There are some cancers where diet can make a big difference — breast cancer is one of them. Researchers at the University of Illinois in Champaign may have pinpointed the reason why.
"Scientists at the University of Illinois have found that free fatty acids in the blood appear to boost proliferation and growth of breast cancer cells," according to a recent press release from the university. Researchers say that "the finding could help explain obese women's elevated risk of developing breast cancer after menopause."
I'm particularly interested in the risks of breast cancer because my mom had it twice — once at age 42 and again at 72. She opted to have a mastectomy both times, with some radical lymph node removal. If a close family member has a history of breast cancer, it can raise your risk of getting it. However, knowing there are dietary changes that I can make — in this case, reducing my triglycerides — is a huge motivator to adjust my eating habits.
That's one of the reasons I was drawn to study nutrition: What we eat can make a big difference in our health. I share this information weekly with a nutrition class for nurses and exercise students at the University of Illinois Springfield. And despite their young ages, they often express concerns about their own risk for cancer.
In the study, Zeynep Madak-Erdogan, U of I food science and human nutrition professor, "obtained blood samples from the Susan G. Komen Tissue Bank and compared those of healthy women with the samples of women who were healthy at the Baltimore study's outset but later developed breast cancer ... Women who developed breast cancer — and women who were overweight or obese — had significantly higher blood concentrations of five free fatty acids and glycerol, which are released as byproducts when fat tissue breaks down triglycerides.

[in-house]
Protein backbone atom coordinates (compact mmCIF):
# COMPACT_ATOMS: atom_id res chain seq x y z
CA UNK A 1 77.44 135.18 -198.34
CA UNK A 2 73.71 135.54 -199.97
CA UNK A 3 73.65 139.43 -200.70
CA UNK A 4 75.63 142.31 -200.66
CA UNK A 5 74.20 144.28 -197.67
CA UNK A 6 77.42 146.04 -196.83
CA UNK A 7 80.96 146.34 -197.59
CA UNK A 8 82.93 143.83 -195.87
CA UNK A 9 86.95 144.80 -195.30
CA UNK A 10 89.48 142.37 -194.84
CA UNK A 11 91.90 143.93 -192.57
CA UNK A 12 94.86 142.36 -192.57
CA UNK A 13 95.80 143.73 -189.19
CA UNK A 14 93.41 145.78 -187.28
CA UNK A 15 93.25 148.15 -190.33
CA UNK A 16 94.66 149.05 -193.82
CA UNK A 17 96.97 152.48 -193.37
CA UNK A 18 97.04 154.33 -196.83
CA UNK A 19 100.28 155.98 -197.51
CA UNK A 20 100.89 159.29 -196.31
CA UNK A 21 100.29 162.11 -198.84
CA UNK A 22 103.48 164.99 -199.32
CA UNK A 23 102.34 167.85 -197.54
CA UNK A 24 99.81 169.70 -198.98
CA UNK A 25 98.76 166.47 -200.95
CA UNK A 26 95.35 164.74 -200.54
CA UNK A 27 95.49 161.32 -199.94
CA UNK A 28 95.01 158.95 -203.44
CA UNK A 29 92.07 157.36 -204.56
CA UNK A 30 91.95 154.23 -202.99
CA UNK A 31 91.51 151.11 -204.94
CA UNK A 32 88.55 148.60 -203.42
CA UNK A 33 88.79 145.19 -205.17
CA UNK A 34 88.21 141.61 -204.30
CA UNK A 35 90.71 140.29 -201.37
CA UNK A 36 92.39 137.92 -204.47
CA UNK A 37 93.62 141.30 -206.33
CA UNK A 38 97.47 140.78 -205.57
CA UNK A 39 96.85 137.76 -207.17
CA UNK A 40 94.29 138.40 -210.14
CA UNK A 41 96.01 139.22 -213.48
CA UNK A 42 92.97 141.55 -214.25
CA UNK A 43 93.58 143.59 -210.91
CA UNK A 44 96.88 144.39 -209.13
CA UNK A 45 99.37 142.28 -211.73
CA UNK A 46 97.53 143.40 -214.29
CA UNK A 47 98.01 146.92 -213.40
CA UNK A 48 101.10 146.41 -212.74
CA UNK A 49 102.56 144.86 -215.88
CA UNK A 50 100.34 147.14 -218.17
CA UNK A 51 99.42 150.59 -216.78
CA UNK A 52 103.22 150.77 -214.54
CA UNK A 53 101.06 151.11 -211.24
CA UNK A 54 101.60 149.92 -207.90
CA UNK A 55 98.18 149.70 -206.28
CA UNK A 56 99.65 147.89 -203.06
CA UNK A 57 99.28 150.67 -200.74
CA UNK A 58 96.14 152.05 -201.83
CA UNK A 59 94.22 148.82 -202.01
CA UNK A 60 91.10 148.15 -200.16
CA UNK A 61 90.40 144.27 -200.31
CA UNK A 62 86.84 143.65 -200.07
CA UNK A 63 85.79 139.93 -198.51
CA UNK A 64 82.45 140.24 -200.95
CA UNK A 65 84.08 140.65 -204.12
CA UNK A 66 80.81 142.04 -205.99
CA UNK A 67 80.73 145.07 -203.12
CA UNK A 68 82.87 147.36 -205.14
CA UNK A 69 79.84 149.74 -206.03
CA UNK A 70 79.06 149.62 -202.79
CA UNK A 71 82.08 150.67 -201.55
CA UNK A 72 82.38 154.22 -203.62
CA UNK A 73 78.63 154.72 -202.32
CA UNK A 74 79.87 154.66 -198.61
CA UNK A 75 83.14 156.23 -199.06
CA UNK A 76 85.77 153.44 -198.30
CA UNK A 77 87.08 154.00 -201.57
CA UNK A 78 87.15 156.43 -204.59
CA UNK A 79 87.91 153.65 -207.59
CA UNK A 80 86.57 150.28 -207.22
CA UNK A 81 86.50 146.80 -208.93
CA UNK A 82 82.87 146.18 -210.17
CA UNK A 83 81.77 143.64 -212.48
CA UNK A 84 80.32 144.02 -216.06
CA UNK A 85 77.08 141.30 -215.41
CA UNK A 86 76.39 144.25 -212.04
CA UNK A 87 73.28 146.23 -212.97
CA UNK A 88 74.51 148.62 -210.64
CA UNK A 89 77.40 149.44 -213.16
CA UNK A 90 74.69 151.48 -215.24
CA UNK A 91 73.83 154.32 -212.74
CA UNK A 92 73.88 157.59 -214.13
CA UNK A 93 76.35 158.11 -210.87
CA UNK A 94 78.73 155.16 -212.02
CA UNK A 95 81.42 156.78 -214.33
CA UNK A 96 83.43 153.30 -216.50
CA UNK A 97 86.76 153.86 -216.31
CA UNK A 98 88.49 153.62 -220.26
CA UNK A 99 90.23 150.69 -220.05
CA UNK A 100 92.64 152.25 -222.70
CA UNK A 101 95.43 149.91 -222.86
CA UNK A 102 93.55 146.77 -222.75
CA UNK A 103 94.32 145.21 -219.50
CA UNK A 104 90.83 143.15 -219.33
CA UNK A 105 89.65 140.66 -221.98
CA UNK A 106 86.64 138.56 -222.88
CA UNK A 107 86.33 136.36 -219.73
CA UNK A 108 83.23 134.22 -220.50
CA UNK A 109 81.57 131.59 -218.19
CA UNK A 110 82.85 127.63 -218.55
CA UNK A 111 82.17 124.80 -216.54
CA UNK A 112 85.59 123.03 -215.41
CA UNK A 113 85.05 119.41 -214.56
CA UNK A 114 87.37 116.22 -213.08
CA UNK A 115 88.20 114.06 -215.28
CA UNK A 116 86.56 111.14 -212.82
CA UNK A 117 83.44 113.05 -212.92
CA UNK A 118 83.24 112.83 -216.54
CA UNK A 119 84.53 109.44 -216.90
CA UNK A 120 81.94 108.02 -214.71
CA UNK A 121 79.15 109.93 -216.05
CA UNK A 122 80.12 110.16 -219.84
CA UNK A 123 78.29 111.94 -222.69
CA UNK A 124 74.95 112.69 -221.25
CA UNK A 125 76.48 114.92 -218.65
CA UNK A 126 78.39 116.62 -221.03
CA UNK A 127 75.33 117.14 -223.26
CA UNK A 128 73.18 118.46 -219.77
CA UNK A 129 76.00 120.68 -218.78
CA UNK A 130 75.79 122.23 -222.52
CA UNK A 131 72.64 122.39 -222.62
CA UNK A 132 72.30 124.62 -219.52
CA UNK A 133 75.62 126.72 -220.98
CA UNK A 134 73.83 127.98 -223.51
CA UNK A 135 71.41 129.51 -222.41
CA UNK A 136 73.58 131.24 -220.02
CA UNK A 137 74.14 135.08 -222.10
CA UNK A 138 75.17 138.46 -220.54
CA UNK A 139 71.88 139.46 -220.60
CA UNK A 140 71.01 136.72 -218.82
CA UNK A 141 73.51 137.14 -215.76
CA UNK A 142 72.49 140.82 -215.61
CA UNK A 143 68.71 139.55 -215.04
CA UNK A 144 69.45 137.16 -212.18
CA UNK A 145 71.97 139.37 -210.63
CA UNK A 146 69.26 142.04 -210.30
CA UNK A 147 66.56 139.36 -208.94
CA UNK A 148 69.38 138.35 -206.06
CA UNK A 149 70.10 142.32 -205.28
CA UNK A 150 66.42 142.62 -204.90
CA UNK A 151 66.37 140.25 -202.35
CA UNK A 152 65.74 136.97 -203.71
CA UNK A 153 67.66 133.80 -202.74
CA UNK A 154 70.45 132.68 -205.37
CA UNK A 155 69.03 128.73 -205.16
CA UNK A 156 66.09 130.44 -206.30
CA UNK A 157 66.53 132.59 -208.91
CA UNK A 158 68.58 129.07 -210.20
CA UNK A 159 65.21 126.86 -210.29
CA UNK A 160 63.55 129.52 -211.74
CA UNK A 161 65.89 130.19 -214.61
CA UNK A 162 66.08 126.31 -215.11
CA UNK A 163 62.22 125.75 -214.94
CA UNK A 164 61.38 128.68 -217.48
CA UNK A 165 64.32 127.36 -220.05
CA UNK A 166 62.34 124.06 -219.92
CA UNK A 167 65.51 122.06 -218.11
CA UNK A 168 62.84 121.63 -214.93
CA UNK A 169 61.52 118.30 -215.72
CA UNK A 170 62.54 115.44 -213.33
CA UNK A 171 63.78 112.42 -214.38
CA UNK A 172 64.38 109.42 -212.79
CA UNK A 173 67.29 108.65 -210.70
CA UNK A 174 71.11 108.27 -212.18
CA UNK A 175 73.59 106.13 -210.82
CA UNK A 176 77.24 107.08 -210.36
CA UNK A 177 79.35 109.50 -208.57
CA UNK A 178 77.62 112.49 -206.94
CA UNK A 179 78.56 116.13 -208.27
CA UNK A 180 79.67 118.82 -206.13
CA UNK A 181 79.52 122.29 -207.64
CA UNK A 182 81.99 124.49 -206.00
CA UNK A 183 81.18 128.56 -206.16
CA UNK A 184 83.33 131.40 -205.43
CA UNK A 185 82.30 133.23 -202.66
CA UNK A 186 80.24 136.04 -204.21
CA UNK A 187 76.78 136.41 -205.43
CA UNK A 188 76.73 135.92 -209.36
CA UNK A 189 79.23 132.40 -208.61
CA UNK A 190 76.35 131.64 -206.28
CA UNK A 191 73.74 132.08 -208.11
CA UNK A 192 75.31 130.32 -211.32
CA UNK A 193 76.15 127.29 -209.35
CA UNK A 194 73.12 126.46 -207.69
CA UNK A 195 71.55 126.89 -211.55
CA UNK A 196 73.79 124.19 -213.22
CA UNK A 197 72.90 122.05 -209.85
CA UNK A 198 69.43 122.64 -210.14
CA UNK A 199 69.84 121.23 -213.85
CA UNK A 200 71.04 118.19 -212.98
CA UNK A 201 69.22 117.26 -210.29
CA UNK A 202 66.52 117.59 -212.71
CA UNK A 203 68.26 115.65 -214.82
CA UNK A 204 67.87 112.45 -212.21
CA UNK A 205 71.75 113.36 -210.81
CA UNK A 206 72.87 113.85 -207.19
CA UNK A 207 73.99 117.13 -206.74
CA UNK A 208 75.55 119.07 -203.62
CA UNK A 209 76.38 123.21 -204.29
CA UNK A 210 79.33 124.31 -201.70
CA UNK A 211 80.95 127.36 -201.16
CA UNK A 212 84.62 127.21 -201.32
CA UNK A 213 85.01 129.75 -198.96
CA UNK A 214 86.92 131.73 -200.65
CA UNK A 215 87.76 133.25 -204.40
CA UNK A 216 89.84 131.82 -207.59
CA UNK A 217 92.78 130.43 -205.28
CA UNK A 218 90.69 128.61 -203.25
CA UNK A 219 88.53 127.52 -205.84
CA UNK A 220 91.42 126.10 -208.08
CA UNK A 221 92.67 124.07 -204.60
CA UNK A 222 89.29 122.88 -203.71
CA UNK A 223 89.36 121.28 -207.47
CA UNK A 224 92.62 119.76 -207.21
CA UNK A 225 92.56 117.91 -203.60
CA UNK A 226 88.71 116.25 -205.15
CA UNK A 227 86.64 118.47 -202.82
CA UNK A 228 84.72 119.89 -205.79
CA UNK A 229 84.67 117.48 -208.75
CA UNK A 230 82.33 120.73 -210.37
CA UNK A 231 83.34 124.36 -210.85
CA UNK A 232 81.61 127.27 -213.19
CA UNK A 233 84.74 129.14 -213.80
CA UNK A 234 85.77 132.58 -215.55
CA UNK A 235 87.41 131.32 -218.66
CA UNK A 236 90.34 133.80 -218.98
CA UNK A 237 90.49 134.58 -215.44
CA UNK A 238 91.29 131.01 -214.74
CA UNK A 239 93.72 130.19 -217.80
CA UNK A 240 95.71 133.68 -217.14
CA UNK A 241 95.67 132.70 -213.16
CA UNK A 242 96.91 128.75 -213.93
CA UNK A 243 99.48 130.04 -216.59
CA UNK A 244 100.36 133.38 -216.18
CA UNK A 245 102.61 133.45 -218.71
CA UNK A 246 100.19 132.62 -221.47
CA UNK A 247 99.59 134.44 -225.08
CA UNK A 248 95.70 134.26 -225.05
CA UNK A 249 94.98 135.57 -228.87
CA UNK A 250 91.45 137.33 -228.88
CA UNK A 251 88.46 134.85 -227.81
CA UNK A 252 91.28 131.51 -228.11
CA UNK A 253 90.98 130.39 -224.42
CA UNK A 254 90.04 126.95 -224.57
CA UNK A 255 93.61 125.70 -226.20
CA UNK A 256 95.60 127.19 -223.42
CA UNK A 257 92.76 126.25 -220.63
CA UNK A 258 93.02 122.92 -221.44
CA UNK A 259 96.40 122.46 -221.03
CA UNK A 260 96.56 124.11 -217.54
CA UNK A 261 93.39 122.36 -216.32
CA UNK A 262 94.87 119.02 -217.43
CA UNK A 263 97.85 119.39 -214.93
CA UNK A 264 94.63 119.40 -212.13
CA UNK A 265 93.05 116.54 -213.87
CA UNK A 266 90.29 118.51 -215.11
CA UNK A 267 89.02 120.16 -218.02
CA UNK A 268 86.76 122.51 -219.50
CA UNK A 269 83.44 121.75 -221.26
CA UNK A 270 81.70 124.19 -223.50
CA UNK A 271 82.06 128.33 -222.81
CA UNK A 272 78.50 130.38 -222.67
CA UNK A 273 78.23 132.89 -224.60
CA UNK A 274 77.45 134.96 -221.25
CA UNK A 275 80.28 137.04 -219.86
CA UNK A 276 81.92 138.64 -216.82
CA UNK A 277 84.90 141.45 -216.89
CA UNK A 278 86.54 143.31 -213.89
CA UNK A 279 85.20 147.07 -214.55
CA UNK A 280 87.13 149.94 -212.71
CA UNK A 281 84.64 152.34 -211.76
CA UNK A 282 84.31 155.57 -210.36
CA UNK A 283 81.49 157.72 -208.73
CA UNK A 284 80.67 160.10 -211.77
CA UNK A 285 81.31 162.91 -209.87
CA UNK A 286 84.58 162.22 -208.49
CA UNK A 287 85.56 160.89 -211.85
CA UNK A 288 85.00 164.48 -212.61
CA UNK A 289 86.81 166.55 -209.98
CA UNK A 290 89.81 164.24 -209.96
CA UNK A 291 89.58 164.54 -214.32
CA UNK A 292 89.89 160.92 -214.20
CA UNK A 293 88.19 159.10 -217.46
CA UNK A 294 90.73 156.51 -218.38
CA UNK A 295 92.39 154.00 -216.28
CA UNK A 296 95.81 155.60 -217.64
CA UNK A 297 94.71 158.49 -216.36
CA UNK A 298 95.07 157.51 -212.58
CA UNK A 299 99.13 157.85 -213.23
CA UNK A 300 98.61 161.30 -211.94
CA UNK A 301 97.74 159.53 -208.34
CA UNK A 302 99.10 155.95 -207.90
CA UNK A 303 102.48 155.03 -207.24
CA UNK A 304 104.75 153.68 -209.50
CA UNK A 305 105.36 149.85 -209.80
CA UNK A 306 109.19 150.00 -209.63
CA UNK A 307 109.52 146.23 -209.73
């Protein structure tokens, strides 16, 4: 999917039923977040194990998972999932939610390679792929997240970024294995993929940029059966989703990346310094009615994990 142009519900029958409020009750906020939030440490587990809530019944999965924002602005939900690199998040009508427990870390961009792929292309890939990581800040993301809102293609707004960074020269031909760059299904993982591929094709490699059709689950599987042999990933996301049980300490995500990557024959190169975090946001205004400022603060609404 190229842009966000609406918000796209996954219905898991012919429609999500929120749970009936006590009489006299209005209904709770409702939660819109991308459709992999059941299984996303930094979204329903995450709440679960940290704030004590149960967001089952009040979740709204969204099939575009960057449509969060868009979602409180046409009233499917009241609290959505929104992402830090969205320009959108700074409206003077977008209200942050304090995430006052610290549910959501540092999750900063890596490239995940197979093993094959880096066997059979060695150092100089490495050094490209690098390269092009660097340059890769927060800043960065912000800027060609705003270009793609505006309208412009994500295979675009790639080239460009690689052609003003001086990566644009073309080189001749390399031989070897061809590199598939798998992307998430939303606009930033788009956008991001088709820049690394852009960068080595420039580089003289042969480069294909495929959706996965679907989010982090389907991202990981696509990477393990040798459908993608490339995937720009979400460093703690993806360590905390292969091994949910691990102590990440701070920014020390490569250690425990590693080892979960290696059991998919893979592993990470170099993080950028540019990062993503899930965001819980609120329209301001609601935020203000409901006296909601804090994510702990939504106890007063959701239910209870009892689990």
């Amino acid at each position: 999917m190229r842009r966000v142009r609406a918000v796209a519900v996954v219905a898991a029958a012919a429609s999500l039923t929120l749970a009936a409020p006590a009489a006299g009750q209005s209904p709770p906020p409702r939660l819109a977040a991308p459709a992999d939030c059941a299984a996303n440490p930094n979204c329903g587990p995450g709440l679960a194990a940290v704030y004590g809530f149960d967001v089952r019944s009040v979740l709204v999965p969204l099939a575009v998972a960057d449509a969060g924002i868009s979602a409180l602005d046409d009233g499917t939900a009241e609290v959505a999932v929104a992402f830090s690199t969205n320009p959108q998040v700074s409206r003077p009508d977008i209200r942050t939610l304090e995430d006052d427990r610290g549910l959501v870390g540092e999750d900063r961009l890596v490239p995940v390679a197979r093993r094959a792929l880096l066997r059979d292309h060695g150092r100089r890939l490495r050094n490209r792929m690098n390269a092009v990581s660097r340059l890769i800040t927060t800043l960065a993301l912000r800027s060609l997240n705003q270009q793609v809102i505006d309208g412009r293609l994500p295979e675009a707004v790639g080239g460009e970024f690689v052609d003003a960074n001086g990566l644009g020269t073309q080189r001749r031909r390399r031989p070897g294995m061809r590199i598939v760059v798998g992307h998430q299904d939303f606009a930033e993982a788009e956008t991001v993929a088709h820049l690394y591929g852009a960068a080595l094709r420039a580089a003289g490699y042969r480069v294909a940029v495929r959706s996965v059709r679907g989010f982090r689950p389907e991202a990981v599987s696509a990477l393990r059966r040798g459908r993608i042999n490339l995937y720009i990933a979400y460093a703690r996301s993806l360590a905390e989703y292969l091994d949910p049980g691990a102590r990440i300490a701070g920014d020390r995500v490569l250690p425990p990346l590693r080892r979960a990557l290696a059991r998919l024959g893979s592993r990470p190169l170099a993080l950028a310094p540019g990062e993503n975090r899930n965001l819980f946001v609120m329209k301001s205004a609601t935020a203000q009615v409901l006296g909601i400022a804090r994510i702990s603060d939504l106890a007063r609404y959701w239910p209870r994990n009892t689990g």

"When taken up by estrogen-receptor positive breast cancer cells, these fatty acids activated pathways that increased tumor cell growth, survival and proliferation," said Madak-Erdogan in the release.
The research findings were published in the journal Cancer Research.
Researchers discovered "that obese women's levels of free fatty acids were significantly higher; however, blood levels of all the fatty acids fell significantly in women who were obese at the outset of the Baltimore study but later lost a significant amount of weight."
How does all this apply to your diet? If you're at a higher risk for breast cancer, this isn't the time to try the higher-fat Keto diet. Eating a lower-fat diet is a smart choice, and losing weight is also a good idea.
Converting grams and calories, fat (9 calories per gram) adds more than twice as many calories as carbs (4 calories per gram) or protein (4 calories per gram). Women eating 1,800 calories daily need between 30 to 60 grams of fat a day; men eating 2,200 calories daily need 37 to 75 grams of fat a day. Limit total fat and saturated fat to lose weight.
Here are some tips to help do both:
Look for food labeled reduced fat or low-fat.
Substitute applesauce for oil in baking.
Use mustard as a sandwich spread.
Flavor food with herbs and spices.
Use cooking sprays instead of oil.
Select "loin" or "round" cuts of meat instead of "rib."
Remove chicken skin and select white meat.
Bake, grill, roast, stew or broil foods instead of frying.